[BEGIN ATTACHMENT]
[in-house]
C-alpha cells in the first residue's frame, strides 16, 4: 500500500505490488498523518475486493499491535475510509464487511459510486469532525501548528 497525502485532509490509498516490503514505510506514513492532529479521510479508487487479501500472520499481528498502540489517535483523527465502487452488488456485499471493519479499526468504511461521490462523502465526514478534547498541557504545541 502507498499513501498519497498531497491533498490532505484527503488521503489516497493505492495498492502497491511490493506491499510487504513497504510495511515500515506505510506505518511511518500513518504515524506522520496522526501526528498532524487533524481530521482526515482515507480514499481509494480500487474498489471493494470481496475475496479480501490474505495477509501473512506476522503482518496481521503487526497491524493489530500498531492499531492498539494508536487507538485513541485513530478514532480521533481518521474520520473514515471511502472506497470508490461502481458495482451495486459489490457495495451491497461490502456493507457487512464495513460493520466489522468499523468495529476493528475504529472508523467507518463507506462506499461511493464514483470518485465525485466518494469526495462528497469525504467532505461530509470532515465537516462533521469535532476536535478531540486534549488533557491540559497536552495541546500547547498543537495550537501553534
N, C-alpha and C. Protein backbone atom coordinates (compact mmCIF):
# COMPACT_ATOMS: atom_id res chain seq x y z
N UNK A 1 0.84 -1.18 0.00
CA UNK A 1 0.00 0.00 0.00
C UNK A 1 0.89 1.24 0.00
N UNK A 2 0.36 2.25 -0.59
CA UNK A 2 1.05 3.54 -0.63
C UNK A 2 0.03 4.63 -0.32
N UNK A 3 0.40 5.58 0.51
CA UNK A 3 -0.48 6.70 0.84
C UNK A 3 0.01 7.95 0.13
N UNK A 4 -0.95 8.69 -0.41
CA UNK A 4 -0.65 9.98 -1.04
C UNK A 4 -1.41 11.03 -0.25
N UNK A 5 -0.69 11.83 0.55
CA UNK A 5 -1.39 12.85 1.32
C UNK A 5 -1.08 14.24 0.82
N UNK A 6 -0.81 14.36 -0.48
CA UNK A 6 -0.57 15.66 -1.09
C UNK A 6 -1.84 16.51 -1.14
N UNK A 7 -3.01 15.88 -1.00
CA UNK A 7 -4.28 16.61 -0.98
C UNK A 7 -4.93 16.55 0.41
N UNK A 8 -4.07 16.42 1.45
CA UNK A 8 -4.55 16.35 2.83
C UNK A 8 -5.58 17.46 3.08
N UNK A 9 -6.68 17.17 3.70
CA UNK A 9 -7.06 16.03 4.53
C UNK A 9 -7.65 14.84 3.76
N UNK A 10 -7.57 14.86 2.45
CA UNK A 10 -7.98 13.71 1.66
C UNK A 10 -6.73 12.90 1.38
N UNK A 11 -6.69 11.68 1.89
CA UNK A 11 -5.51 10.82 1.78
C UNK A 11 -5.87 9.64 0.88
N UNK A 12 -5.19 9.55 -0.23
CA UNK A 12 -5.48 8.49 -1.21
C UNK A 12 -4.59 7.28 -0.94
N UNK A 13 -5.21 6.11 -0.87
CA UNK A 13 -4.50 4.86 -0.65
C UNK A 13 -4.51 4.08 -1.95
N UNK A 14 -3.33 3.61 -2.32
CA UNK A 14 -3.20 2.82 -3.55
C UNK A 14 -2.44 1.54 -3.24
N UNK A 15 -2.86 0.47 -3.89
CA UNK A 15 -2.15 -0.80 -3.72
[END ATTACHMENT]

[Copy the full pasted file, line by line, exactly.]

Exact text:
[in-house]
C-alpha cells in the first residue's frame, strides 16, 4: 500500500505490488498523518475486493499491535475510509464487511459510486469532525501548528 497525502485532509490509498516490503514505510506514513492532529479521510479508487487479501500472520499481528498502540489517535483523527465502487452488488456485499471493519479499526468504511461521490462523502465526514478534547498541557504545541 502507498499513501498519497498531497491533498490532505484527503488521503489516497493505492495498492502497491511490493506491499510487504513497504510495511515500515506505510506505518511511518500513518504515524506522520496522526501526528498532524487533524481530521482526515482515507480514499481509494480500487474498489471493494470481496475475496479480501490474505495477509501473512506476522503482518496481521503487526497491524493489530500498531492499531492498539494508536487507538485513541485513530478514532480521533481518521474520520473514515471511502472506497470508490461502481458495482451495486459489490457495495451491497461490502456493507457487512464495513460493520466489522468499523468495529476493528475504529472508523467507518463507506462506499461511493464514483470518485465525485466518494469526495462528497469525504467532505461530509470532515465537516462533521469535532476536535478531540486534549488533557491540559497536552495541546500547547498543537495550537501553534
N, C-alpha and C. Protein backbone atom coordinates (compact mmCIF):
# COMPACT_ATOMS: atom_id res chain seq x y z
N UNK A 1 0.84 -1.18 0.00
CA UNK A 1 0.00 0.00 0.00
C UNK A 1 0.89 1.24 0.00
N UNK A 2 0.36 2.25 -0.59
CA UNK A 2 1.05 3.54 -0.63
C UNK A 2 0.03 4.63 -0.32
N UNK A 3 0.40 5.58 0.51
CA UNK A 3 -0.48 6.70 0.84
C UNK A 3 0.01 7.95 0.13
N UNK A 4 -0.95 8.69 -0.41
CA UNK A 4 -0.65 9.98 -1.04
C UNK A 4 -1.41 11.03 -0.25
N UNK A 5 -0.69 11.83 0.55
CA UNK A 5 -1.39 12.85 1.32
C UNK A 5 -1.08 14.24 0.82
N UNK A 6 -0.81 14.36 -0.48
CA UNK A 6 -0.57 15.66 -1.09
C UNK A 6 -1.84 16.51 -1.14
N UNK A 7 -3.01 15.88 -1.00
CA UNK A 7 -4.28 16.61 -0.98
C UNK A 7 -4.93 16.55 0.41
N UNK A 8 -4.07 16.42 1.45
CA UNK A 8 -4.55 16.35 2.83
C UNK A 8 -5.58 17.46 3.08
N UNK A 9 -6.68 17.17 3.70
CA UNK A 9 -7.06 16.03 4.53
C UNK A 9 -7.65 14.84 3.76
N UNK A 10 -7.57 14.86 2.45
CA UNK A 10 -7.98 13.71 1.66
C UNK A 10 -6.73 12.90 1.38
N UNK A 11 -6.69 11.68 1.89
CA UNK A 11 -5.51 10.82 1.78
C UNK A 11 -5.87 9.64 0.88
N UNK A 12 -5.19 9.55 -0.23
CA UNK A 12 -5.48 8.49 -1.21
C UNK A 12 -4.59 7.28 -0.94
N UNK A 13 -5.21 6.11 -0.87
CA UNK A 13 -4.50 4.86 -0.65
C UNK A 13 -4.51 4.08 -1.95
N UNK A 14 -3.33 3.61 -2.32
CA UNK A 14 -3.20 2.82 -3.55
C UNK A 14 -2.44 1.54 -3.24
N UNK A 15 -2.86 0.47 -3.89
CA UNK A 15 -2.15 -0.80 -3.72